Brad said his identical twins, Alexander and Ethan, have already shown similar characteristics and traits. Their weight is within one pound of each other, and their length is exactly the same, as is their head diameter. They’re already very close.
“They talk to each other without talking,” Brad said. “They’re looking at each other, and then they’ll start laughing. Doc and my dad do it, too.”
Since they were only born a little over a year ago, it remains to be seen if they will end up as close buddies like Ken and Keith.
“They’re still young, but hopefully, they’ll be like us,” Keith said.
Brad said that when his dad is at home watching a Sox game, and one of the players hits a home run, the phone rings.
Photo: Shortstop Trever Heinle saves the ball from going into the outfield on a high throw while a Yorville player steals second during Kaneland’s home game against Yorkville last season. File Photo
Kaneland nine ready to reach previous heights by Mike Slodki
KANELAND—If Kaneland baseball has its way, the past stands to serve as the prologue to something bigger and better.
After a thrilling 3A title win at Silver Cross Field in Joliet, Ill., to end 2011, the Knights were upended in the regional semifinal by Northern Illinois Big XII rival DeKalb to conclude 2012.
All the varsity crew from the championship victory have departed, but the imprint from that amazing moment is still felt by current call-ups to the varsity crew.
“All of those players from the state team have graduated now,” seventh-year KHS coach Brian Aversa said. “It means a lot to these juniors and seniors who were in the stands watching how special that run was to State; something they strived to support. They know what it takes without being able to call themselves champs, yet.”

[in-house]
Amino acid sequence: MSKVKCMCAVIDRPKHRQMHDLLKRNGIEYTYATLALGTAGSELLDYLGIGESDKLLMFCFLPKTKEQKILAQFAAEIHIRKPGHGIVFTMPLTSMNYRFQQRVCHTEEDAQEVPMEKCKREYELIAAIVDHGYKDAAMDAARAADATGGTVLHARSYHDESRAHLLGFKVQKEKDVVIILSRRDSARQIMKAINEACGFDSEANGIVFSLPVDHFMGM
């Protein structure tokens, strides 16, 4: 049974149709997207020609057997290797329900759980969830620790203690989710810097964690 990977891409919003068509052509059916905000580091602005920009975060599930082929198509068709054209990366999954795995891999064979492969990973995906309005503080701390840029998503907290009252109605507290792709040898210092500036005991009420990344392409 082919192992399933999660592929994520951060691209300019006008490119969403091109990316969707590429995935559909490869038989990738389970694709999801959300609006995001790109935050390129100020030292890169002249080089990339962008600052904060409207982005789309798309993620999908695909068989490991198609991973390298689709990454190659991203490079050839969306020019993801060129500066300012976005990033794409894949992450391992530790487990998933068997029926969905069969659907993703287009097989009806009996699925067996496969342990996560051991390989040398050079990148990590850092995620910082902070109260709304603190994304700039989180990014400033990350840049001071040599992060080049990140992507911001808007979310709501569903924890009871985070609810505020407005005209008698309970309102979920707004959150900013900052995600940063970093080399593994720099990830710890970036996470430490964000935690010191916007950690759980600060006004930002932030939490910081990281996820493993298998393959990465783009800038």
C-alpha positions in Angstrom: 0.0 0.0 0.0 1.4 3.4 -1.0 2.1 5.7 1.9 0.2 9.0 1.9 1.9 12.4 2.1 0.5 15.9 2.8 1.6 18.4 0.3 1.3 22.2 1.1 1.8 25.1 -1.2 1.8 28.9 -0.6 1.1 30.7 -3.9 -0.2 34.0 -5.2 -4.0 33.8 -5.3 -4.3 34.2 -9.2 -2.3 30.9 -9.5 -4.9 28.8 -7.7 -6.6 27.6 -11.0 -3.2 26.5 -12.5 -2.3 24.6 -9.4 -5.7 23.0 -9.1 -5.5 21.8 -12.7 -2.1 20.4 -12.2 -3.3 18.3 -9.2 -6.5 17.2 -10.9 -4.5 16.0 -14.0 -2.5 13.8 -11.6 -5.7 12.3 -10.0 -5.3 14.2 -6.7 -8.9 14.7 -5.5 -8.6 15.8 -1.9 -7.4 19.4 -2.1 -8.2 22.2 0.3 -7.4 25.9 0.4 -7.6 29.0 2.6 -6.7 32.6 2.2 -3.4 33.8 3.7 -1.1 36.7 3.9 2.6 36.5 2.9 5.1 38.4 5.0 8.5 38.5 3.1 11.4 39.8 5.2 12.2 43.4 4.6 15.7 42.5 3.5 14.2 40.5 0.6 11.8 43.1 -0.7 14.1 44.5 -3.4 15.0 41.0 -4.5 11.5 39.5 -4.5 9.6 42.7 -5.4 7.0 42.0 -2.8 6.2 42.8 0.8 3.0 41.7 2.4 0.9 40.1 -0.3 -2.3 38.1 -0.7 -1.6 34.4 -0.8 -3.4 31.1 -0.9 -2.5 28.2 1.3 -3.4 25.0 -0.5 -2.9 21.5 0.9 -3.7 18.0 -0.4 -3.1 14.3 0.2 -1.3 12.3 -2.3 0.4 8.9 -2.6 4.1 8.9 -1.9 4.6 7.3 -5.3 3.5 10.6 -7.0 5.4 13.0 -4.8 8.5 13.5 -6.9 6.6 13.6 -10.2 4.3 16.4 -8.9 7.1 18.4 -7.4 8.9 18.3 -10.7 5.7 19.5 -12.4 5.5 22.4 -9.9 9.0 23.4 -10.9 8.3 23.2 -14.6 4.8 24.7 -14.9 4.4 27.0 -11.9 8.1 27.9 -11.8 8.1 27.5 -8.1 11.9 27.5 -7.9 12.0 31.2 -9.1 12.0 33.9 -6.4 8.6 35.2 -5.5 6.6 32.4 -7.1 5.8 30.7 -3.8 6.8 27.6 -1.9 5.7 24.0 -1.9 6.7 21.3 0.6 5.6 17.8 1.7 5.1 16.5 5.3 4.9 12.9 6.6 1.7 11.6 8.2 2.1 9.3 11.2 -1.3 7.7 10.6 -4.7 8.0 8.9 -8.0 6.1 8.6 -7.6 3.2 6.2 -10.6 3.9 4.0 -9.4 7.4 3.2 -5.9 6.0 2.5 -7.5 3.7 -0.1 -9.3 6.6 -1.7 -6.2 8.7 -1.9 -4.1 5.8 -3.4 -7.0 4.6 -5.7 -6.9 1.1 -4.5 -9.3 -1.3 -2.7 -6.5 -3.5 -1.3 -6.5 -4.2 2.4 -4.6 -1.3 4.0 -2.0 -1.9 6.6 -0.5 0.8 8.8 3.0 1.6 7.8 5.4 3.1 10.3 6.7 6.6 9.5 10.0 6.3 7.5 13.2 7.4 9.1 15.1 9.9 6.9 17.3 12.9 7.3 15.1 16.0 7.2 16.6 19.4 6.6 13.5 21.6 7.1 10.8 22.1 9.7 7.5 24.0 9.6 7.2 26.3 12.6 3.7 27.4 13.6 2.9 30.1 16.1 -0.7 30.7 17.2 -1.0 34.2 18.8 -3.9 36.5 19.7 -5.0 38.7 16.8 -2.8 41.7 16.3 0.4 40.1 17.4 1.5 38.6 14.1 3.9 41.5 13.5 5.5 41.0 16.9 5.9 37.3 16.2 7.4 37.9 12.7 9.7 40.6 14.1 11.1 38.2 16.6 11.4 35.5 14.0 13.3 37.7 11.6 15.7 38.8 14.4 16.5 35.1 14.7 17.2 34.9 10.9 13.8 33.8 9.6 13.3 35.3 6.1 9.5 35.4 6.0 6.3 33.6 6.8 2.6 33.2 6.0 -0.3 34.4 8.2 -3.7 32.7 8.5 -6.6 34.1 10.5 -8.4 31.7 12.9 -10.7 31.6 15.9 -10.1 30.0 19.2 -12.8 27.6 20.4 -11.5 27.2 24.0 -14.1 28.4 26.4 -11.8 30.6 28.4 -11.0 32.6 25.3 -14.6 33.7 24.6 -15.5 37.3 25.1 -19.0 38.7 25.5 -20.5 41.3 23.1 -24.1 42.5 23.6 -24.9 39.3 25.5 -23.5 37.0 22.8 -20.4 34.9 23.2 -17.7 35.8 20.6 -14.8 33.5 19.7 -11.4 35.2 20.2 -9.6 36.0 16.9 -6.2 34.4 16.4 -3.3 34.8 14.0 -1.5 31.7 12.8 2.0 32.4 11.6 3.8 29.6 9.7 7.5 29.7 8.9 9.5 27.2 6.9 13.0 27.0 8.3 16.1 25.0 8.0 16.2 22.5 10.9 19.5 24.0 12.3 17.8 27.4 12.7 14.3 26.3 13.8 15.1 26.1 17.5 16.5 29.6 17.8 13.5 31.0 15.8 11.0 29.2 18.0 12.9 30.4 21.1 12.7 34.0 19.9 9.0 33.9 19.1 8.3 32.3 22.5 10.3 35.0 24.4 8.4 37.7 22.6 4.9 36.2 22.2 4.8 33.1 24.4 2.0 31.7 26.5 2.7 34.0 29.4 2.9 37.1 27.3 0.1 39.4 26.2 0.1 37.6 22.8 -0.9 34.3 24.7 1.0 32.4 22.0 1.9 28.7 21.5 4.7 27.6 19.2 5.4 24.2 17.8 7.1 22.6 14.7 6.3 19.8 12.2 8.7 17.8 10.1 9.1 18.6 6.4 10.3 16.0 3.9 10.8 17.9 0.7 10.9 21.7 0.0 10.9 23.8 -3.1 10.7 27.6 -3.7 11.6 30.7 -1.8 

Returning to the varsity ranks from a 24-11 season are Kyle Pollastrini, Matt Limbrunner, Zach Martinelli, Joe Pollastrini, Ty Bellock, Matt Kucera, John Hopkins, Josh Cohrs, Dan Miller, Lane David and Clarke University-bound Blake Sowell.
Newly donning a varsity jersey in 2013 are seniors Austen Davis, Nick Albano, Jake Parry and Josh Sitterly. Juniors are Joe Komel, Tyler Carlson, Curtis Thorson, Lucas Wolski, Nate Hopkins, Nick Henne and Nick Stahl.
It’s up to the new varsity group to strike out the bad taste left by last year’s earlier-than-preferred exit.
“The DeKalb loss was exactly what happens when you think you are owed something that you haven’t gone out and earned,” Aversa said. “We have used that as an early coaching point, but we are now well past that, and those problems from last year are long gone. We are now back to business as usual, focusing on our fourth conference championship in a row.”
Despite the field being covered in snow, which can result in cabin fever, the players are getting their cuts in whenever they can, including evening practices.
“I haven’t seen another group work as much and soak up as much as these kids have. You can just see the burning desire that they all have. Not having to talk about the intangibles of hustle, heart, desire and will makes all the difference in this group,” Aversa said.
With the start of the campaign looming, Aversa’s current projections have an outfield three of Kyle Pollastrini, Martinelli and Miller. Bellock, Kucera, Nate Hopkins and Lucas Wolski would bring depth.
The infield would look like John Hopkins at the hot corner, Joe Pollastrini at shortstop, a platoon of Sowell, Carlson, Davis and Sitterly at second base, and Limbrunner at first. Komel will see time at first and designated hitter, with Carlson seeing time at third along with Parry.